Voters in Fort Wayne City Council districts 1, 2 and 5 will find no contested races on Republican or Democratic ballots. Incumbents Paul Ensley, Russ Jehl and Geoff Paddock do not face primary challengers. Republican Taylor Vanover will challenge Paddock, a Democrat, in the fall. The Allen County Democratic Party has until June 30 to select candidates who might challenge Republicans Ensley and Jehl.
Our endorsement schedule
April 7: Fort Wayne Council at large
April 9: Fort Wayne Council District 3
Today: Fort Wayne Council District 4
Thursday: Fort Wayne Council District 6
Friday: New Haven mayor
Sunday: Fort Wayne mayor
Find past endorsements online at journalgazette.net/Opinion/Endorsements
There are contested races in both parties for the 4th District City Council seat now held by Jason Arp. In the May 7 primary, Arp is being challenged on the Republican side by Rachel Lott, vice president of Group Stellar, a public-relations firm. Democrats will choose between Patti Hays, CEO of the AWS Foundation and a former hospital administrator, and Jorge Fernandez, a teacher who has run two unsuccessful races for the state legislature.
There's little surprise that Arp is drawing strong challengers from both parties. He has been swimming against the tide of progressive local government since his election to the council in 2015. Often joined by District 1 Republican Paul Ensley, Arp has consistently opposed the aggressive economic development plans a bipartisan coalition of council members and the Democratic administration have supported.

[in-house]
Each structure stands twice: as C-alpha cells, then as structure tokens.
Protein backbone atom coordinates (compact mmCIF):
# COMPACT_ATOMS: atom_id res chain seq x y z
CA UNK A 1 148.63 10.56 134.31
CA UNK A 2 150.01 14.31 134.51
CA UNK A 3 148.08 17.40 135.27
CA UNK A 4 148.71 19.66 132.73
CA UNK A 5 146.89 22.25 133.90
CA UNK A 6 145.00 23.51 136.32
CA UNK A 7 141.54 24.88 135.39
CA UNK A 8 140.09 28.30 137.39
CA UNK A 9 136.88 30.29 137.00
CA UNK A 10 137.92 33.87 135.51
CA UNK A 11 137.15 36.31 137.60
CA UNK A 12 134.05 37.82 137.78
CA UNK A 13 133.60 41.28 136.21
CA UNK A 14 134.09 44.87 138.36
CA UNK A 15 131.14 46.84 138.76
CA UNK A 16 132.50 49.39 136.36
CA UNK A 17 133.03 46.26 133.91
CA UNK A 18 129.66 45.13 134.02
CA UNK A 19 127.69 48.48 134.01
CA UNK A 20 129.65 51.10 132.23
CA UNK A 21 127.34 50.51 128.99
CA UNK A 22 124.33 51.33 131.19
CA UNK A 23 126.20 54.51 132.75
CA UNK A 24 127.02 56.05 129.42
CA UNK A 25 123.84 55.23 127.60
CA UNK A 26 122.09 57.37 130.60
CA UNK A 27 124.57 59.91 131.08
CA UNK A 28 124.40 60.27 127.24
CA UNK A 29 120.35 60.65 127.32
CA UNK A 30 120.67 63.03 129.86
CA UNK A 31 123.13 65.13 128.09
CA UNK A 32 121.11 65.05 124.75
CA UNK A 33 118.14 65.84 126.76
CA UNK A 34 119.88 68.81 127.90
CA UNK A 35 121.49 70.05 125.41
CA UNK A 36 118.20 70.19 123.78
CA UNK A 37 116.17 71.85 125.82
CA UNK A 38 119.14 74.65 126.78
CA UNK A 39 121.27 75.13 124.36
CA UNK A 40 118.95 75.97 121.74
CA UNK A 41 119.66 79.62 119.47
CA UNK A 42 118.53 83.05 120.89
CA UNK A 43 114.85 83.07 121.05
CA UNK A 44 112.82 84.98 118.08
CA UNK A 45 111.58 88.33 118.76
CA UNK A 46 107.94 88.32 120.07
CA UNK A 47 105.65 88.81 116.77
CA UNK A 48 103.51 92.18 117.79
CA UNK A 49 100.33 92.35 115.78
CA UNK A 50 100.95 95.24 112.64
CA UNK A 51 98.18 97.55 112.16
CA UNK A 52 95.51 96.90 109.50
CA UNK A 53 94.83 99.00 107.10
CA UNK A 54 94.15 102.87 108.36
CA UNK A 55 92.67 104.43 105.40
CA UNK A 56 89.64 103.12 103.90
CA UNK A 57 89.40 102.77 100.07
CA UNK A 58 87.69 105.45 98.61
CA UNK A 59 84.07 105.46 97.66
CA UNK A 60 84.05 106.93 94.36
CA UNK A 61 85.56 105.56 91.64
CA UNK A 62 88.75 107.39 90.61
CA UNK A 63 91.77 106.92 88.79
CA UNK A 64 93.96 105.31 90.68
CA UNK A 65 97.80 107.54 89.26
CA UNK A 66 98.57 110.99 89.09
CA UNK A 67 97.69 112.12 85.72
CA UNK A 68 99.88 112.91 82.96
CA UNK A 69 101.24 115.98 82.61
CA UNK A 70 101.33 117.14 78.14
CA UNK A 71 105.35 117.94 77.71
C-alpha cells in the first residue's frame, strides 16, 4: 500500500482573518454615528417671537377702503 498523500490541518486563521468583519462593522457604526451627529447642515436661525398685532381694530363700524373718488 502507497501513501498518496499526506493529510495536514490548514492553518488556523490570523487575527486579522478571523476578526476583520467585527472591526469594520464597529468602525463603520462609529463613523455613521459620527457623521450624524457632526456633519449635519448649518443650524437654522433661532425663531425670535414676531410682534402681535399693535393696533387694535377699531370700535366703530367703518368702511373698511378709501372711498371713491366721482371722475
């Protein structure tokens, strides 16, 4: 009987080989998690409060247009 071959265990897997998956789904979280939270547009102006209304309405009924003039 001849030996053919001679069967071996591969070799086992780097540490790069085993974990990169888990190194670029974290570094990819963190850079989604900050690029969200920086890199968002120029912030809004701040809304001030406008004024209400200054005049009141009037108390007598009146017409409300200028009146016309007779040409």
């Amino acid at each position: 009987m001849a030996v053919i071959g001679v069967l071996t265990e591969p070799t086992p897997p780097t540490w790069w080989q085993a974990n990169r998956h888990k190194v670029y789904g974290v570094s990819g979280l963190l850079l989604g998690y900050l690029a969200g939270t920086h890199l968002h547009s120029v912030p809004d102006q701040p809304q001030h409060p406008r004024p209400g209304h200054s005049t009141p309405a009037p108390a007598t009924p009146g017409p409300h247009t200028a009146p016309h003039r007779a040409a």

Arp considers the tax-abatement process a system of picking “winners and losers,” and contends projects such as The Landing and Electric Works essentially take money from taxpayers and give it to private developers. He says many of his constituents share his skepticism.
Arp, who runs a company that manages proprietary investments, prefers a minimalist approach to government that would focus on neighborhood infrastructure and public-safety services needs and let the unfettered free market determine the community's economic fate.
It's that kind of “black-and-white decision-making” that made Lott, a former Greater Fort Wayne Inc. staff member, decide to challenge Arp. “I believe in fiscal conservatism as well,” she said. “But that doesn't mean spend zero money on your community. To me, that means make sure that you're making smart investments that will result in a net gain for taxpayers.” For instance, she said, the council must offer “tax phase-ins” in order to compete with other communities for better-paying jobs.
Besides accountable economic development strategies, she wants to make neighborhoods safer and ensure reliable trash pickup. “We're not feeling listened-to,” she said of constituents of the sprawling west-side4th District.
Hays agrees that listening is a vital part of the council job, especially in a district that includes communities as different as the largely blue-collar Waynedale, which she believes still has too many unmet infrastructure needs, and the upscale neighborhoods of Aboite, where the focus may be more strongly on real-estate and quality-of-life issues.
Hays believes a key to communitywide buy-in on development is ensuring everyone's needs are met, at least eventually. Downtown projects will “add value to my house, to your house,” Hays said. “You've got to start somewhere with change – and then let people know their time will come.”
Fernandez is also running to challenge Arp's view of the role of local government, noting the councilman's repeated attempts to repeal the business personal property tax “without any source of revenue replacement. ... He doesn't seem to understand the magnitude of that.”
Arp sees himself as a council conscience, raising questions others ignore. But more often he seems to be the council automaton, reflexively voting against any proposal to advance the community's interests.
We endorse Republican Lott and Democrat Hays as two potentially worthy successors to a councilman who needs to be retired.